SACRAMENTO – Axing former Gov. Jerry Brown’s design for two massive tunnels underneath California’s most important estuary, new Gov. Gavin Newsom’s administration announced Thursday it was scrapping the $17 billion project in favor of a less-expensive, one-tunnel approach, cementing a major win for environmentalists.
Brown championed the project widely known as the Delta Tunnels tirelessly during his final two terms, and on his way out of office was finally able to convince the state’s largest water districts to pick up most of the project’s price tag.
While Brown was able to wrangle up the financing, most of it coming from the Metropolitan Water District of Southern California, the project was far from shovel-ready thanks to countless environmental lawsuits and damning audits.
Newsom, on the other hand, was skeptical of Brown’s proposal on the campaign trail and since taking office in January. On Thursday, he ripped Brown’s litigious plan off life-support by ordering the state agencies in charge of the project to withdraw permits and find a multi-faceted fix to California’s water woes.
“A smaller project, coordinated with a wide variety of actions to strengthen existing levee protections, protect Delta water quality, recharge depleted groundwater reserves and strengthen local water supplies across the state, will build California’s water supply resilience,” said Natural Resources Secretary Wade Crowfoot in a statement.
Officially known as the California WaterFix, the project called for two 30-mile tunnels that would funnel water around the Sacramento-San Joaquin River Delta to aqueducts that supply farmers and cities farther south. The delta is the largest estuary on the West Coast and it supplies water for thousands of farms and an estimated 25 million Californians. Planners said the project would take more than a decade to complete the delta re-plumbing project.
The project didn’t create a new water resource or guarantee more water for Central Valley farmers and cities like Los Angeles and San Diego, but proponents said it would update the state’s water infrastructure and protect it from earthquakes and climate change.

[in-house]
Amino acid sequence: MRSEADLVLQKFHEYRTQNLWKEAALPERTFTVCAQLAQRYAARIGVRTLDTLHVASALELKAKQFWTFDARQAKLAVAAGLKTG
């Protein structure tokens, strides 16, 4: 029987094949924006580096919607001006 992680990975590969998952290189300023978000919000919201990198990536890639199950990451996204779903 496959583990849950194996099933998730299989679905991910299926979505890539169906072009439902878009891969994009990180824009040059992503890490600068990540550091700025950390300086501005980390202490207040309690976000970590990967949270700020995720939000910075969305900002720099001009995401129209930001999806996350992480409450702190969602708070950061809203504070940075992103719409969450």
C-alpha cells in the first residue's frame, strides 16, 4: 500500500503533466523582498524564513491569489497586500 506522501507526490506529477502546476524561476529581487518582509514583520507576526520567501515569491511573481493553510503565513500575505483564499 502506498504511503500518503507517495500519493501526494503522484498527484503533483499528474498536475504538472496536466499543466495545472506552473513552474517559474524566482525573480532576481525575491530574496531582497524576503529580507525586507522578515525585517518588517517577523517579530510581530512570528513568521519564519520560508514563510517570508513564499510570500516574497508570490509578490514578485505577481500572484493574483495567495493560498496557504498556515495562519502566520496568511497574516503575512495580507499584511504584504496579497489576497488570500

Delta residents and environmental groups warned that if built, the twin tunnels would be the final blow to an ecosystem already beset by poor water quality and declining salmon populations. They worried that depriving the delta of flows from the Sacramento River would spoil water quality by allowing brackish water from the San Francisco Bay to creep deeper into the struggling estuary.
Most environmental groups are still opposed to even a single-tunnel project in the delta, but Thursday’s news gives them hope that Newsom will include them in the planning process or even give them a seat at the bargaining table.
“Naturally, as delta people we don’t care for tunnels, but we look forward to engaging in an honest and transparent public process that helps move us towards the co-equal goals of the Delta Reform Act of 2009, including reducing reliance on the delta,” said Barbara Barrigan-Parrilla, executive director of Restore the Delta.
State lawmakers representing parts of the delta thanked Gov. Newsom for ending the “fatally flawed” Delta Tunnels.
“By closing this chapter on the euphemistically named WaterFix, I believe we can move to a thoughtful, collaborative approach that meets our water needs while safeguarding the environmental and economic vitality of the delta,” said state Sen. Bill Dodd in a statement, who represents parts of Yolo, Sacramento, Napa and Contra Costa counties.
Stockton Assemblywoman Susan Eggman tweeted “not a moment too soon!” and applauded Newsom for keeping his word on re-examining the project.
Voters nixed a similar water project in the 1980s but the concept was revived under former Gov. Arnold Schwarzenegger and advanced by Brown.
The announcement means that the state will have to start from scratch on the planning and environmental review process.
Metropolitan, which supplies water for nearly 19 million Californians and was a major backer of the Delta Tunnels, says it looks forward to “expeditiously” advancing a single-tunnel project.
“New conveyance is essential. The current system is already outdated and vulnerable; climate change will further stress it with a future of sea level rise and increasingly intense floods and droughts,” said Metropolitan general manager Jeffrey Kightlinger in a statement.
California Department of Water Resources Director Karla Nemeth says the state is withdrawing water quality permit applications that have already been sent out to the state water board, as well as Endangered Species Act permits before federal agencies. She added that the department will work with local public water agencies to develop the new single-tunnel approach.